The third thing that I would recommend is that Lucy's really focused on what they are doing wrong. Right? All the things she doesn't like about them. The way the mother-in-law comes into the house and rearranges everything, the way that she comments on everything. And the first thing I would attempt to do with Lucy is help Lucy focus on what she does want from her in-laws as opposed to what she doesn't want from her in-laws.

So if the mother-in-law comes into the house, she's coming into the house, she's cleaning, the first thing is that Lucy might feel like "that's offensive. Why should she clean my house?" And perhaps I would help Lucy to see that it's a benefit to have someone coming in and cleaning the house. To not get her back up about that.

But then I would also encourage Lucy to perhaps have a conversation with her mother-in-law and identify the things that her mother-in-law is doing really well. "Wow. I really love it when you prepare the chicken for us, you're such a good cook" and start to actually build a direct relationship with her mother-in-law and help her mother-in-law really truly be in a position of helping their family.

Because right now there's this friction, there's this tension, there's this antagonism. They're not on the same page. They're not on the same team. And I would encourage Lucy to be on the same team with her mother-in-law.

But the way that you be on someone's team is by really only pointing out, only discussing the things you want from them, not the things that they're doing wrong, not the ways that they are infringing upon your rights. Right?

This is a long-term relationship. She's got a great relationship with her husband. This is going to be a thing forever. Right? She's not getting divorced over her in-laws. And so the question is, how do we work with this relationship?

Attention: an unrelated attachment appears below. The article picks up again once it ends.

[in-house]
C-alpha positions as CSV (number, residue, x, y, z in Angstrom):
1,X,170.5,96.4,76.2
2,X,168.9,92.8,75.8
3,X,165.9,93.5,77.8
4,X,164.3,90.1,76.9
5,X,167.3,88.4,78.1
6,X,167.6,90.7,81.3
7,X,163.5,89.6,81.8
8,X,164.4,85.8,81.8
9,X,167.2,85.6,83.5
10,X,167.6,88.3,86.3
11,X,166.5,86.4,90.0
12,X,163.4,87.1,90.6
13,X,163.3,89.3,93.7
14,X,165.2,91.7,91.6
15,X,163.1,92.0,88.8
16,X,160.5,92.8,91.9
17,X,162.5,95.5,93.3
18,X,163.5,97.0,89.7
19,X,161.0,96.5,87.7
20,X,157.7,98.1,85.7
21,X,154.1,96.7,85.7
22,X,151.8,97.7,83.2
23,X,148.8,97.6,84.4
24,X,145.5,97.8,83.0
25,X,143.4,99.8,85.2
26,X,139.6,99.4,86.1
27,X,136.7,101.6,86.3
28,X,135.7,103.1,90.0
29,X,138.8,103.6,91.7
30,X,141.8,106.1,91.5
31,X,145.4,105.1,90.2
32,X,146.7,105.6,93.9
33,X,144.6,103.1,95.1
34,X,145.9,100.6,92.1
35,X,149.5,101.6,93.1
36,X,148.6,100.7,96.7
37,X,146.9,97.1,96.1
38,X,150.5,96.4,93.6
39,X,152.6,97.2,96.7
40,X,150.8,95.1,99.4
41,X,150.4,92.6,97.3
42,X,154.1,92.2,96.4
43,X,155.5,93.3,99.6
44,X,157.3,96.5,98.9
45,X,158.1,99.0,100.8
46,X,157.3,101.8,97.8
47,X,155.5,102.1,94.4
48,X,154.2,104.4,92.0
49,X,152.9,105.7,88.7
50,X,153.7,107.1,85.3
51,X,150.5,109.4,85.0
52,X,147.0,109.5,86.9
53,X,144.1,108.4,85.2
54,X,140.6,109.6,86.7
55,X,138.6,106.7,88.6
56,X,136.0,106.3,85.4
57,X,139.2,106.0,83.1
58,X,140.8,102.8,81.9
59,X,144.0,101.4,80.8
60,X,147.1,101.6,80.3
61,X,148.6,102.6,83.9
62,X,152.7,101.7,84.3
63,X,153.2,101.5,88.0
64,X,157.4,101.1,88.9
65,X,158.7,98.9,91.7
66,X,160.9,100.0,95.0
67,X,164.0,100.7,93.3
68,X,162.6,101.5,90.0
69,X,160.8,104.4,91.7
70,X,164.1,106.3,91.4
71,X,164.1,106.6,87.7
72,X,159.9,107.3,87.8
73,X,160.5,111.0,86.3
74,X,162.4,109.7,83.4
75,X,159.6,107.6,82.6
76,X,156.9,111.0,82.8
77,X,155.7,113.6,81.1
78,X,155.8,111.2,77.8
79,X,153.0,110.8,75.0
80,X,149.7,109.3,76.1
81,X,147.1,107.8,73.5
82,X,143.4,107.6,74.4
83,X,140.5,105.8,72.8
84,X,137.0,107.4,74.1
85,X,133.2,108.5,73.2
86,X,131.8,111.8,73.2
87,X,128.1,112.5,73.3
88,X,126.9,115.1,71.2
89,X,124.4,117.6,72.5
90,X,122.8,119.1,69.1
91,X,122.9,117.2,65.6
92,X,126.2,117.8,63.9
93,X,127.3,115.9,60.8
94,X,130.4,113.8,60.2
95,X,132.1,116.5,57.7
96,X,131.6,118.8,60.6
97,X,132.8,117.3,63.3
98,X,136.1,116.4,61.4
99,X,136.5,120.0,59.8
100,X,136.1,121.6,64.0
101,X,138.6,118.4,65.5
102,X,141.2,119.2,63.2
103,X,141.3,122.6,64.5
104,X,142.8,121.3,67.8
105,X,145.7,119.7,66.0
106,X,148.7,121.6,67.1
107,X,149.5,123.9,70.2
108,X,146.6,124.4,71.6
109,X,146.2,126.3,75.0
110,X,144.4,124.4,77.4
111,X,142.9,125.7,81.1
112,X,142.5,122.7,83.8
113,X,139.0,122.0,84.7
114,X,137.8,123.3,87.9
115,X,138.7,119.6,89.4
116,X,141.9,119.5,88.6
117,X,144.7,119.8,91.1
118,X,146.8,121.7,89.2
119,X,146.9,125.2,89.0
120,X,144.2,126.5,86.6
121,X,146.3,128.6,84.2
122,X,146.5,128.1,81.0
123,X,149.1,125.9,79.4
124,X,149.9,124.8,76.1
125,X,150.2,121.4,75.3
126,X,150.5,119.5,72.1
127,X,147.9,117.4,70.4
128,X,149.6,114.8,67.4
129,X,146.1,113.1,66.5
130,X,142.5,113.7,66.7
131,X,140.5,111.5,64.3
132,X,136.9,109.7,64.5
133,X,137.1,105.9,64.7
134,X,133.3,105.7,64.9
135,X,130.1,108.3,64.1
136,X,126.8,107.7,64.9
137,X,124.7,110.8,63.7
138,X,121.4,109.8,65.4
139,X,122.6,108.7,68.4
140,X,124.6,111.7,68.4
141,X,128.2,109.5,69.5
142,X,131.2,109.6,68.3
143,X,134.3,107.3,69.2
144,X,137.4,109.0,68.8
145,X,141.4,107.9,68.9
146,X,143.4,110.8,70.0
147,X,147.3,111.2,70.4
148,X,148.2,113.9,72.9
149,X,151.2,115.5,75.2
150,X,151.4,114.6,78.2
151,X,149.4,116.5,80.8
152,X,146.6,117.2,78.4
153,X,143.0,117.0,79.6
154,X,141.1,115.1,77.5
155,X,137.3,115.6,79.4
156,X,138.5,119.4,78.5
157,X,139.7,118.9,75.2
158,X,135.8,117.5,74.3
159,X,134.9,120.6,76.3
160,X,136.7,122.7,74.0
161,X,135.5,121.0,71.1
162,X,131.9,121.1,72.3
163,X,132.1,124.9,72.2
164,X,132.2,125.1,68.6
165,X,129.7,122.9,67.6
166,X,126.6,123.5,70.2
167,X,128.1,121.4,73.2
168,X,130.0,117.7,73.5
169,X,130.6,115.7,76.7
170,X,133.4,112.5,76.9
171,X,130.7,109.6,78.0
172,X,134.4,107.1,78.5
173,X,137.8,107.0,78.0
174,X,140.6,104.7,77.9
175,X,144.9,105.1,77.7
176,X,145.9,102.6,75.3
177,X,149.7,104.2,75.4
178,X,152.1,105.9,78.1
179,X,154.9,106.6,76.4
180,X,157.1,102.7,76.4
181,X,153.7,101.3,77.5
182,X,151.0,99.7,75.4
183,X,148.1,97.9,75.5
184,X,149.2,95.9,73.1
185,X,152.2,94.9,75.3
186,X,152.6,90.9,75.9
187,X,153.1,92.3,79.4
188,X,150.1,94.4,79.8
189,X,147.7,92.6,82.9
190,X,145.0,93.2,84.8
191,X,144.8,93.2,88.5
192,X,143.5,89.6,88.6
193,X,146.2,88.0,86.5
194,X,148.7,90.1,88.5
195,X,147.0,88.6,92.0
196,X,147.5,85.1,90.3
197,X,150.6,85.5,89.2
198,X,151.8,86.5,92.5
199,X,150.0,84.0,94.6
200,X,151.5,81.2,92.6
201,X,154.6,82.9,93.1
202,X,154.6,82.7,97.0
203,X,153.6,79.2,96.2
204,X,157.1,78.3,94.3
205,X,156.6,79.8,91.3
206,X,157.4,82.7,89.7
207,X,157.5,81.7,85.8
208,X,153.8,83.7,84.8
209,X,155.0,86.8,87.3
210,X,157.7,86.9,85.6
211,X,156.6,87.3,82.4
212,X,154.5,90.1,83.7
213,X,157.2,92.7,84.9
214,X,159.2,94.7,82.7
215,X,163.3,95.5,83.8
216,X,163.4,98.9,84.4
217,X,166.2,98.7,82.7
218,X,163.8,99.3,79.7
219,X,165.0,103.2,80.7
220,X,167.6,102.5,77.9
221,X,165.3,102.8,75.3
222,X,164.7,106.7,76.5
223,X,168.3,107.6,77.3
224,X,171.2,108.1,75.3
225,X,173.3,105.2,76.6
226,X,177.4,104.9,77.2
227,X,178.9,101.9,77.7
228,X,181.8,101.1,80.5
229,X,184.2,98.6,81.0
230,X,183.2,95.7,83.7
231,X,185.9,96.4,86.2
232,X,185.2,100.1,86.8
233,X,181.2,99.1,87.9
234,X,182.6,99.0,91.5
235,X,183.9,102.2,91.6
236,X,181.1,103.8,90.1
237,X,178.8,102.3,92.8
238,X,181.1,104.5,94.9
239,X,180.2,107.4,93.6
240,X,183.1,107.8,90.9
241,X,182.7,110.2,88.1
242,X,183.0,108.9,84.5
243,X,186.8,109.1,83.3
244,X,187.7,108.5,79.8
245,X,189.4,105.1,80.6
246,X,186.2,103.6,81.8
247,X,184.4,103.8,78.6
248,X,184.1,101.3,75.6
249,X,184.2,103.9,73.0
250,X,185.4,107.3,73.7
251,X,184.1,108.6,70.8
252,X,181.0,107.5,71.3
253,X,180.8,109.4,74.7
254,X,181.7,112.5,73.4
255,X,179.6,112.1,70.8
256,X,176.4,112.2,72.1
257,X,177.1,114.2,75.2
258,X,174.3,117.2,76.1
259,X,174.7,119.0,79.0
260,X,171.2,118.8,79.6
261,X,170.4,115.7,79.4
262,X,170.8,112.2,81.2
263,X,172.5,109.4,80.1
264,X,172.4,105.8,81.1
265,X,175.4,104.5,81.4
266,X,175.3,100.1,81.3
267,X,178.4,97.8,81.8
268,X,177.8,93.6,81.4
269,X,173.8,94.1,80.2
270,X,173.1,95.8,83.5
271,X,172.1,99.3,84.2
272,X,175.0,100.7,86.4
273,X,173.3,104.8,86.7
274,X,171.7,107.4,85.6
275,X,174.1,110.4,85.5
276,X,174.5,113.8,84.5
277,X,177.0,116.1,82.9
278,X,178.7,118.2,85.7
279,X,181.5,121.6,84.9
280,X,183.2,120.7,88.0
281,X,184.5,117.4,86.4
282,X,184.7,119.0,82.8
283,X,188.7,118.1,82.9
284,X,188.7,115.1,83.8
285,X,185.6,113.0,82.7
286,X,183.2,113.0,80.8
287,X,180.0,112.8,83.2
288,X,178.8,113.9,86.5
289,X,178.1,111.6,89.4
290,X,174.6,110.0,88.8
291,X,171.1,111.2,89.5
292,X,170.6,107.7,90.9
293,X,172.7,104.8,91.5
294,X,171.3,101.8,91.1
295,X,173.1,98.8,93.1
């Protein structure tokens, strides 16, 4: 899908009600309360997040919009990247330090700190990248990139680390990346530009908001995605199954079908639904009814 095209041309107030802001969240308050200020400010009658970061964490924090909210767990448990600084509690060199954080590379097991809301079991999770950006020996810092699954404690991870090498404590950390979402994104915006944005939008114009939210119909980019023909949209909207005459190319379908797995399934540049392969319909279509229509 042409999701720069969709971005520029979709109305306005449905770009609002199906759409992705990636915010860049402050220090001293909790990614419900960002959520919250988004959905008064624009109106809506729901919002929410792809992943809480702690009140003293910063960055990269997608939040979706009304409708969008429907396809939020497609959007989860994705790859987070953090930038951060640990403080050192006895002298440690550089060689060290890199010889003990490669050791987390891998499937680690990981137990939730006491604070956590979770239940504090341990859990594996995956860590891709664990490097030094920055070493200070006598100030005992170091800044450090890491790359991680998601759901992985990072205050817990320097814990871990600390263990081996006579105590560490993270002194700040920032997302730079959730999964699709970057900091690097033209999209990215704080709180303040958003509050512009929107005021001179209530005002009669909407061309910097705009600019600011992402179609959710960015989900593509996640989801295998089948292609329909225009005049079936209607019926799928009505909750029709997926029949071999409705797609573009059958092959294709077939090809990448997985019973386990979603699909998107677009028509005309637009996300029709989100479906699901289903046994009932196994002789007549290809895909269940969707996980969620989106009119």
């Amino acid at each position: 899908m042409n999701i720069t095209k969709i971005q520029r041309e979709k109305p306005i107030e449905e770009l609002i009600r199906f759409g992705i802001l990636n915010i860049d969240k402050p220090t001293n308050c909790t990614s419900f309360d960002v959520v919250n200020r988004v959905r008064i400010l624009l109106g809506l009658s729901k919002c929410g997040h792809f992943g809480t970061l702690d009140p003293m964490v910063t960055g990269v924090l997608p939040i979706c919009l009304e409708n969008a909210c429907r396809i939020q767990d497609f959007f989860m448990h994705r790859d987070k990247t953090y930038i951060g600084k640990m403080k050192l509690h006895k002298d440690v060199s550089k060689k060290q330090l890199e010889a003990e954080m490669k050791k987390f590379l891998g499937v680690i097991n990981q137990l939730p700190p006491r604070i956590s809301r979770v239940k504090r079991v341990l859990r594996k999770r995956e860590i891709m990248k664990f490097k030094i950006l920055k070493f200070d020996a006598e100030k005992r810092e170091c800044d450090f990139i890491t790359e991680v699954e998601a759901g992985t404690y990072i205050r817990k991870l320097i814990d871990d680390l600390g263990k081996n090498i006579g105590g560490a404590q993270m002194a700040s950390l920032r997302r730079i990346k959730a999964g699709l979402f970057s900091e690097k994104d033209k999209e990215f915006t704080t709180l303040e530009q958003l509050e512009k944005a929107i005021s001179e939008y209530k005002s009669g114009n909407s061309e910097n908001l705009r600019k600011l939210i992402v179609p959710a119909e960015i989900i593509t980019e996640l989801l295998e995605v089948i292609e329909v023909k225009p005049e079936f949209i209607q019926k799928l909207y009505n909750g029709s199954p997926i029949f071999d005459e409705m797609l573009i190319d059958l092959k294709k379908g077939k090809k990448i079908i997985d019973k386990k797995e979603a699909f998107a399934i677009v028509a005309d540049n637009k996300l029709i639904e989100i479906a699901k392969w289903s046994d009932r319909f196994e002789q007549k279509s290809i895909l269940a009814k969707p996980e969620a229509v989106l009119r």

In life there are some relationships that we are stuck with, whether we like it or not. Can we reduce our exposure? Of course. Of course, and I would encourage Lucy to say, "Hey husband, sometimes you can go see your parents by yourself". So she doesn't have to see her in-laws every week. Perhaps she can see them every two weeks, or even every three weeks.

She could encourage her husband to go and have a direct relationship with her in-laws. But at the same time, I encourage her to have a direct relationship with her in-laws and start to form a bond. Start to form an allegiance, an alliance so that they're on the same page.

And here's the thing about the two of them is they both have something in their lives that they truly deeply care. She cares about her husband, her mother-in-law cares about her son. So get on the same page with that one thing you have in common. Right? And again, compliment the mother-in-law when she's doing something right.

If the mother-in-law is criticizing you, don't take it in, let it roll off your back. Redirect the conversation, focus on what's right and good. Focus on what you want from your mother-in-law. If she says, oh, I put this let's say salt or coaster in this drawer" say, "awesome. Amazing. Thank you so much for putting it away. Can you put it in this drawer next time?" Right? And here's why.